Jared Richardson and Matthew Bass are working on a new book on actively managing your career, and as part of that effort they’ve started a blog on it called Career 2.0. On Monday their entry was “What’s Your Strategy?” where they asked:
- What’s the single best career move you’ve made?
- The worst?
- Do you have a plan today? Have you ever?
- What career advice do you wish someone had told you X years ago?
Jared asked for feedback in the comments but I wanted to talk about this here, in part so I can look back later and see how things have changed.
What’s the single best career move you’ve made? Hard to say but the top two are probably starting OpenAvenue in 1999 (with Jayson Minard), and to start working on the open source project CruiseControl in 2001.
Starting a company was a great experience, a real adventure. We were able to define our own culture and we were very successful at creating the product we wanted on the schedule we wanted. When the market went south in 2000 we were just a couple weeks away from closing a round of funding that would have seen us through the down turn. Things ended badly for the company when the tech bubble burst but just about everyone involved in OpenAvenue said that they would do it again. For me the biggest takeaway has been a sense of agency, the feeling that I can make things happen, along with the belief that everyone has the ability if they have the belief — which is why I think the book idea is excellent!
I started working on CruiseControl in 2001 as a continuation of our vision from OpenAvenue. We had been making hosted development tools and planned to add a feature “like Tinderbox” for any hosted project, what is now called continuous integration. With the demise of OpenAvenue I decided to create the system for a company rather than the product/platform we’d had in mind, then I found CC. I’ve spent a lot of hours over the last 8 years working on CC and answering questions on the mailing list. Helping people has really been its own reward. But from a career perspective this has also given me a platform for articles, blog entries, talks at conferences around the world, consulting, and even starting my own (with Paul Julius) conference series (CITCON: Continuous Integration and Testing Conference).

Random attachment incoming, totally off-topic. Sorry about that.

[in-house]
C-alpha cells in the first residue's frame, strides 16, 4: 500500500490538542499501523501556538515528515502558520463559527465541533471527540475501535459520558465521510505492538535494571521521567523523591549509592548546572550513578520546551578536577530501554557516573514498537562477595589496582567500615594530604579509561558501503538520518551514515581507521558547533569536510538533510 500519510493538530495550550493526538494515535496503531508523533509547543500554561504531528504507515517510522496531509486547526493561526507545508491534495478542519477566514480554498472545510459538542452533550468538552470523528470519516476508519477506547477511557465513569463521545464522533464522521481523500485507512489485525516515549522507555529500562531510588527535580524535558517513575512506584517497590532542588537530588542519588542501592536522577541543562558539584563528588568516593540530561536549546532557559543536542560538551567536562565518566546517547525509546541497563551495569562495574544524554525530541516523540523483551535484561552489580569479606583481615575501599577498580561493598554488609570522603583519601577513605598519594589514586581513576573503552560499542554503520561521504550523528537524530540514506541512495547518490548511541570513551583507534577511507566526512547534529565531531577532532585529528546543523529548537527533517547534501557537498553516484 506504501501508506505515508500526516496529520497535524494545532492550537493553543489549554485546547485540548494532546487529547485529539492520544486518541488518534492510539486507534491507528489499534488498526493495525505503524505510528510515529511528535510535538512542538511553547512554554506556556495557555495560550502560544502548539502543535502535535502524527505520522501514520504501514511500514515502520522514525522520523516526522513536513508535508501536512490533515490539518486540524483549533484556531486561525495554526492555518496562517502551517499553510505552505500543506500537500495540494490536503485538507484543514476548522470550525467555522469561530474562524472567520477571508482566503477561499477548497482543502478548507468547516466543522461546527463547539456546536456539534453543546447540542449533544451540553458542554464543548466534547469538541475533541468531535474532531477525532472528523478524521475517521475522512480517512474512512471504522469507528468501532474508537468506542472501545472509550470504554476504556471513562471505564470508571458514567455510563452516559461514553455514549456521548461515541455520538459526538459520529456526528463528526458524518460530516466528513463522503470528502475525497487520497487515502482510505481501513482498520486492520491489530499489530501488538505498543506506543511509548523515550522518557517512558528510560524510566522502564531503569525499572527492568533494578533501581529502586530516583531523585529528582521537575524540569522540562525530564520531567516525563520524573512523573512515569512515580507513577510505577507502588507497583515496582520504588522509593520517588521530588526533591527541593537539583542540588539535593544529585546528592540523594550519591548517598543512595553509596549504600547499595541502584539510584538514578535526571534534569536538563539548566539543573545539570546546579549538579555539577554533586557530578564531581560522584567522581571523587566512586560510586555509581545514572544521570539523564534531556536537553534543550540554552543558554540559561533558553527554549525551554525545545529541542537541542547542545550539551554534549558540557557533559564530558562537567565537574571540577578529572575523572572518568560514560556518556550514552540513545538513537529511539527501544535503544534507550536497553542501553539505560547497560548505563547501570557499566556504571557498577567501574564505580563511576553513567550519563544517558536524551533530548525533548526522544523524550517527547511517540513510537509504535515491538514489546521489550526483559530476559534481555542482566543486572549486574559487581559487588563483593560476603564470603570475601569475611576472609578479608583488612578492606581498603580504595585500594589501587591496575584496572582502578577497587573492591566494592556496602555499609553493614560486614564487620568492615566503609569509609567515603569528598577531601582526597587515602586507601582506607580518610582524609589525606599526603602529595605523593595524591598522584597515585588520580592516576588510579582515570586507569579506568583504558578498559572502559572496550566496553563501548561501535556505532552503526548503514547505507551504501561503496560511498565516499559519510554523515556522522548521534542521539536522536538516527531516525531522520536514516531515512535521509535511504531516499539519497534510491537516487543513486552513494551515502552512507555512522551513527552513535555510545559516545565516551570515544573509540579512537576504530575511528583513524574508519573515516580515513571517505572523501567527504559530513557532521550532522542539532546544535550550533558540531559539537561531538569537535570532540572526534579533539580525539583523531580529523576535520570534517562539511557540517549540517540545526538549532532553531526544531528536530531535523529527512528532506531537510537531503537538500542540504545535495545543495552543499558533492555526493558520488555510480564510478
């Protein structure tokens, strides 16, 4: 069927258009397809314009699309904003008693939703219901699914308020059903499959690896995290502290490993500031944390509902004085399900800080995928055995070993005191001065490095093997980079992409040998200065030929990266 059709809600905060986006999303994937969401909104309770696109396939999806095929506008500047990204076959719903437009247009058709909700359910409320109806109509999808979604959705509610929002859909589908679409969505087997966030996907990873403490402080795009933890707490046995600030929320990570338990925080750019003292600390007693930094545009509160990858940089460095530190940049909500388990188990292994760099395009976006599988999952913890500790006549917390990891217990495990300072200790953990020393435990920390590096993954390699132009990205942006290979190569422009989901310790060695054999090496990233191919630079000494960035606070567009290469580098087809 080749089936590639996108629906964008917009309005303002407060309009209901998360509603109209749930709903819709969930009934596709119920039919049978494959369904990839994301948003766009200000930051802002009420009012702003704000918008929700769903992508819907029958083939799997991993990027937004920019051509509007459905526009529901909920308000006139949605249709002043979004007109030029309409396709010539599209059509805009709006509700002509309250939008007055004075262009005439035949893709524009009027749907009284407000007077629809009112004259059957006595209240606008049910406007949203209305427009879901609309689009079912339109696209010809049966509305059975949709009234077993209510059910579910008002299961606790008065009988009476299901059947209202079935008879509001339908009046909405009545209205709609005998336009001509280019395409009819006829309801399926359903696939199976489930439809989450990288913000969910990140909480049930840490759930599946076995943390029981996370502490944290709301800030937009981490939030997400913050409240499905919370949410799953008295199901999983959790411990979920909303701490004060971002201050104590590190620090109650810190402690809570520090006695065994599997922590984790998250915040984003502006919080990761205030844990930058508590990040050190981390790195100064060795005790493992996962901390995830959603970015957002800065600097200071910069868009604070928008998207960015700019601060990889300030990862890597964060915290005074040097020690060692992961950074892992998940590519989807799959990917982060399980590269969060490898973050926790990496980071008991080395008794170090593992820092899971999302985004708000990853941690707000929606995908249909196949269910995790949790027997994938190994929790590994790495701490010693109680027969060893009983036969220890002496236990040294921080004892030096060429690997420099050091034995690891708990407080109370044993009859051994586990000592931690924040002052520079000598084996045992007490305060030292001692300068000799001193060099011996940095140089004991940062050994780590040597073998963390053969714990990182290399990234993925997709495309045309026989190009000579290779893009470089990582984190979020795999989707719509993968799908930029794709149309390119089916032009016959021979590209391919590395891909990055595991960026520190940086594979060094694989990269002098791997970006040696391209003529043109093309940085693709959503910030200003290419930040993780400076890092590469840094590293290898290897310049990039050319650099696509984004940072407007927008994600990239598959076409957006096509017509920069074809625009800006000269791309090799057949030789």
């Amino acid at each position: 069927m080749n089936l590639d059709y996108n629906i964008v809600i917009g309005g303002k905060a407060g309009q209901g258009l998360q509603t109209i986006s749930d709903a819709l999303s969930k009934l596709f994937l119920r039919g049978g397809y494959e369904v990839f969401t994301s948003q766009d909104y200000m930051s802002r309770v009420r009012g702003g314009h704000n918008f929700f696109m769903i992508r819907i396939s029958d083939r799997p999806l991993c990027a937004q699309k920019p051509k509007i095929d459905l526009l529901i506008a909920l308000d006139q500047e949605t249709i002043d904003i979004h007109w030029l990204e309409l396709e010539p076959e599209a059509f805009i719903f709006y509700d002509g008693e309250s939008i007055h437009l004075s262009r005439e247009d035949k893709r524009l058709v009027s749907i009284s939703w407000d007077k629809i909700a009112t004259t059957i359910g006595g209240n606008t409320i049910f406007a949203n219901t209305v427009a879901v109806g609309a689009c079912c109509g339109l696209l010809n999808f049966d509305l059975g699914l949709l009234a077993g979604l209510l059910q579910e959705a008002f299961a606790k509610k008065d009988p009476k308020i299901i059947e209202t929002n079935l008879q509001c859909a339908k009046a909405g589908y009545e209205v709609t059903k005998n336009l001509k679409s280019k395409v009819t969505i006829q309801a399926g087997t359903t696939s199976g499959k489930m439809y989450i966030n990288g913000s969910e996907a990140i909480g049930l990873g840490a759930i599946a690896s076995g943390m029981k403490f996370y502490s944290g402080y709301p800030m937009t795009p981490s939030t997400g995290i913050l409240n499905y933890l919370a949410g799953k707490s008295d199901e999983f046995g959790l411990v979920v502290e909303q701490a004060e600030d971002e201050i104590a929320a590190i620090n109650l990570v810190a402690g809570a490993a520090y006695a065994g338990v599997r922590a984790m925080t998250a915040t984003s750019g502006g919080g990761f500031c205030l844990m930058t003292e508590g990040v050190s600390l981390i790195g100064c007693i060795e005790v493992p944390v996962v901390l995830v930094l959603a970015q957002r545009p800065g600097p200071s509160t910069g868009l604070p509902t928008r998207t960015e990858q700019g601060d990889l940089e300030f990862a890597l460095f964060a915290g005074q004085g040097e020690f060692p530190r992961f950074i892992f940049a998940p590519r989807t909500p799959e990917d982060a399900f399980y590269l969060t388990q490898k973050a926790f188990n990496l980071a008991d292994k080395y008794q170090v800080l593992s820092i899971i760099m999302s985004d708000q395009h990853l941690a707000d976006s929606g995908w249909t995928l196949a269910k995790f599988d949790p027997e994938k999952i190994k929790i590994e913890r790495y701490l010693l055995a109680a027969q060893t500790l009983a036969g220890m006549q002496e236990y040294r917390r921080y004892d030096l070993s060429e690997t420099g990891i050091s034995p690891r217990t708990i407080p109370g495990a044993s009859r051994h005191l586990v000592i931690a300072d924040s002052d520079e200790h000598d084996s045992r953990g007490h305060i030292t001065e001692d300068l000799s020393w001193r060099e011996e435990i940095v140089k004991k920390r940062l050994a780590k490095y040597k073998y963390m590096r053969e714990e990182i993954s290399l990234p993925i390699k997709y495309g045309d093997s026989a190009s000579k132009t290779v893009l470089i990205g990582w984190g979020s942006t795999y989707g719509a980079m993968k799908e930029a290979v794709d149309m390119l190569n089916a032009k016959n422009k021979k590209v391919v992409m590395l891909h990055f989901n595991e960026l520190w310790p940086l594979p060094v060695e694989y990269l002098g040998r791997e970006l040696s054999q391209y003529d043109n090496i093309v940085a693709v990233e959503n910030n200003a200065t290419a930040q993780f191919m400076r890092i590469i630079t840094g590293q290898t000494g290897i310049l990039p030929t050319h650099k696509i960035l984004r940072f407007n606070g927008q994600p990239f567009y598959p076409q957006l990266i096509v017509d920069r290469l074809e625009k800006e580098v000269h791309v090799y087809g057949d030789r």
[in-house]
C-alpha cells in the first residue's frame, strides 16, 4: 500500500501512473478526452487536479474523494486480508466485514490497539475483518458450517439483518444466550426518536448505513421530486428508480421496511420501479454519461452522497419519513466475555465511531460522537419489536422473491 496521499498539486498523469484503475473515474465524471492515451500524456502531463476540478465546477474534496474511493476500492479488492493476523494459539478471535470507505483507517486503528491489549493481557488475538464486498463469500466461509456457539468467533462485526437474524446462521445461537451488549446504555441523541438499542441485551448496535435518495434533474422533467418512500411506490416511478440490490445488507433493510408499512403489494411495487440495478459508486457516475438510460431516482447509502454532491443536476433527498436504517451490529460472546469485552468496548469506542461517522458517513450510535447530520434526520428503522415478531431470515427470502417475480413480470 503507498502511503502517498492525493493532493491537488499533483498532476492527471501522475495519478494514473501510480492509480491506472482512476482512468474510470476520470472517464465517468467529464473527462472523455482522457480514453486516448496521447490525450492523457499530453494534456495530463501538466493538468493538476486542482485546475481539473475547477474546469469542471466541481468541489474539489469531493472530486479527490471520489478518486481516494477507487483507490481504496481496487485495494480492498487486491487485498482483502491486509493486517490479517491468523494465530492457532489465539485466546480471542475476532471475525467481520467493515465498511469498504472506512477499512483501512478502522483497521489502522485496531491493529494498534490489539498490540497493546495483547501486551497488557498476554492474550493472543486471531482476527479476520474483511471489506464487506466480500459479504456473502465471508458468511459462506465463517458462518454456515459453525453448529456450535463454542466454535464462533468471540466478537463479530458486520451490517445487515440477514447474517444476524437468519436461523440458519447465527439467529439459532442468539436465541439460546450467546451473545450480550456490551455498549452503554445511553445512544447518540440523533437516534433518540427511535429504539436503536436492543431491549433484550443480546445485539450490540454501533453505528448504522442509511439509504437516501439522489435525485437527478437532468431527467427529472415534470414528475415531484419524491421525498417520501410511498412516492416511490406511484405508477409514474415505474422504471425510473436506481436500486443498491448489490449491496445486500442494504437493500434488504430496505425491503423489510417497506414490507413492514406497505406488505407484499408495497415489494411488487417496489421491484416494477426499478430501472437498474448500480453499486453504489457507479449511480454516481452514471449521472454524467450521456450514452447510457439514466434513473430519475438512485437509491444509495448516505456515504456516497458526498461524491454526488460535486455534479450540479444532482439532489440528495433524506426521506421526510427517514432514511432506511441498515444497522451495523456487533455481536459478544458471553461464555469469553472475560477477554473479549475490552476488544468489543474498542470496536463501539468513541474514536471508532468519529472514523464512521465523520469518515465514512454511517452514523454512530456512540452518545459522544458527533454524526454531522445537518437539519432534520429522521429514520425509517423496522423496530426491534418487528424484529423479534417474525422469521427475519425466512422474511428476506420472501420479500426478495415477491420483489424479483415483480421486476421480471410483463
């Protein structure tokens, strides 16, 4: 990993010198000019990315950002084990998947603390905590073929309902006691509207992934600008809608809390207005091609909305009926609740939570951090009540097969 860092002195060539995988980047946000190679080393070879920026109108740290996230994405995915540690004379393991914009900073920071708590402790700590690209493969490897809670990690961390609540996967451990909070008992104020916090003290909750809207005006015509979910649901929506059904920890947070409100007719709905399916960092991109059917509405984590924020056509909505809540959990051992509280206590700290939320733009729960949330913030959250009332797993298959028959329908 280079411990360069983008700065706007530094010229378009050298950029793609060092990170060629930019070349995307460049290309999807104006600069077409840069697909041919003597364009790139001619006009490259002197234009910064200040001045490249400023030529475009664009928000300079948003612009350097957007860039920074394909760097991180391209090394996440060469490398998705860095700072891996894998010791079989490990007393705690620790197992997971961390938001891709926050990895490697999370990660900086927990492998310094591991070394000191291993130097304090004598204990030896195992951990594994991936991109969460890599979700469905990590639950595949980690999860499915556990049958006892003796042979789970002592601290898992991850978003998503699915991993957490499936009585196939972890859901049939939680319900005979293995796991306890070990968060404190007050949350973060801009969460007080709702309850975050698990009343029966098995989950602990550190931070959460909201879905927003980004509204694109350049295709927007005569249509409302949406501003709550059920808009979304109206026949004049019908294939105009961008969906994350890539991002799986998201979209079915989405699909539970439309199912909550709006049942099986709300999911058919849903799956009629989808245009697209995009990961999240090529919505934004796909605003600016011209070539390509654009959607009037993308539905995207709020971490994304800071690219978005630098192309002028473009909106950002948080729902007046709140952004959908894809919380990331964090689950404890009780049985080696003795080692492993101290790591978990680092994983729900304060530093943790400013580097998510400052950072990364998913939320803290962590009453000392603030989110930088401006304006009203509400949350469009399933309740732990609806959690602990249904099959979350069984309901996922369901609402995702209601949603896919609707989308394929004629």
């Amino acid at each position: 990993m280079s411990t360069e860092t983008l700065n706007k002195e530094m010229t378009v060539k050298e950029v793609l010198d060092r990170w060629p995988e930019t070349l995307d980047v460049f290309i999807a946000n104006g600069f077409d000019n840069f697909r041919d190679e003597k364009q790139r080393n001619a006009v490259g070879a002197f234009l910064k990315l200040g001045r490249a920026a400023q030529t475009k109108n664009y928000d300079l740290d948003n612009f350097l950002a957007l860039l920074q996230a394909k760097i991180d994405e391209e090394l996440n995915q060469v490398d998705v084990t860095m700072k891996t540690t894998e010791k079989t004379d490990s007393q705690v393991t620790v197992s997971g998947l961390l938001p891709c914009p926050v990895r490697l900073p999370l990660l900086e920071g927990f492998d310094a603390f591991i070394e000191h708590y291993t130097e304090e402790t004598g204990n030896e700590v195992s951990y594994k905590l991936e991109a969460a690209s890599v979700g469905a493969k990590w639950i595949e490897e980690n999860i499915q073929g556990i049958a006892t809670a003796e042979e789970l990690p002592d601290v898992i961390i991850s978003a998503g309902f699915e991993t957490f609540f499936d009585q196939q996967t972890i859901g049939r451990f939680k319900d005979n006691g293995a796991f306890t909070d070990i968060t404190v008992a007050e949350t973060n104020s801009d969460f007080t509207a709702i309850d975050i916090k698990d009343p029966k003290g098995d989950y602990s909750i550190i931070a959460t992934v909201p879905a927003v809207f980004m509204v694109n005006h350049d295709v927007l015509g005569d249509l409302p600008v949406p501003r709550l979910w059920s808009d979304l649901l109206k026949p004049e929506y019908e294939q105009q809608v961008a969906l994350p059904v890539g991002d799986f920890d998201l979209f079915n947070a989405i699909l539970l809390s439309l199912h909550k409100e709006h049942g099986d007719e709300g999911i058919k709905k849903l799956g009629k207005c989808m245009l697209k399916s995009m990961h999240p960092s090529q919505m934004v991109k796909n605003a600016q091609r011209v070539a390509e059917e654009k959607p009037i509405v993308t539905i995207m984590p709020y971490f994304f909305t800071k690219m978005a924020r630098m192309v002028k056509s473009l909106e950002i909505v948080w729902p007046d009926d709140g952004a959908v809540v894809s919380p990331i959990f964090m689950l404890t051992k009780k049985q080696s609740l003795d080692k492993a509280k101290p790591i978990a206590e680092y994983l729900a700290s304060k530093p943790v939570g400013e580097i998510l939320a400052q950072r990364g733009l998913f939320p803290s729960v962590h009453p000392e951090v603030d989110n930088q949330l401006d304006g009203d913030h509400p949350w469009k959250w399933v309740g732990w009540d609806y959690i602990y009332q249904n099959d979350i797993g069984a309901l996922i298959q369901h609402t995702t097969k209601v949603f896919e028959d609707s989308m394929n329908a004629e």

The worst? It was a move not made.
Back in 1994 I was the manager of all online services for technical support at Borland. At that time “online services” meant CompuServe, Bix and GEnie, as well as our FTP site and our own dial-up BBS. One of the people working for me was Roger Wegehoft who managed our in-house systems and who researched new technologies we should consider in support. One day Roger came to show me something, NCSA Mosiac and “The World Wide Web”. I was blown away. The potential was obvious! We spent about 3 hours in animated conversation describing the following 5 years of the web, ecommerce and all. Roger mentioned that one of the guys who worked on Mosiac, along with Jim Clark of SGI, had started a company over in Mountian View to create a commercial version… and I’m pretty sure we ended our conversation with the understatement of my lifetime: “someone’s going to make a lot of money off of this”.
We did create a website, repurposing our BBS technical support content, and then we were part of the team that presented to the executive staff that Borland should have a corporate website. And my following 3 years at Borland were interesting and in many ways successful (I was the 3rd person on the JBuilder team). But I’d like to think that the person I am now would have left the conversation and driven immediately over to Mountain View to get a job at Nextscape.
Do you have a plan today? Have you ever? Yes and no. Even though I consult on marketing I’m a consultant with a marketing problem. Since the original incarnation of Agitar wound down in April 2008 I’ve consulted on a wide range of topics with different clients: product management, interaction design, code reviews, unit testing, continuous integration, iPhone application development, QA test automation, marketing and corporate strategy. The range of topics makes it difficult to describe what I do, but part of my joy comes from that range. That’s a dilemma I’ve only partially solved with the niche marketing effort of The CI Guys.
My current plan is to continue what I call philanthropic marketing: I give away valuable stuff and hope that leads people to hire me. A large part of this is through CruiseControl and The CI Guys but it is also in the form of organizing CITCON, the Silicon Valley Agile/BayXP meetup, and the Santa Cruz iPhone Developers meetup.
What career advice do you wish someone had told you X years ago? Slam dunk: Find your passion. Follow it. Sol said it perfectly: Passion is recession proof.
I’m a consultant right now because I have a passion for helping people do their work better. When I’m doing my job well I feel like I’m making the world a better place, that I’m reducing the amount of suffering in the world.
I strongly believe that joy in your work is important to do it well. Maybe I’m wrong and you can rise to the top of your field without passion… but why spend your life doing something that doesn’t turn you on?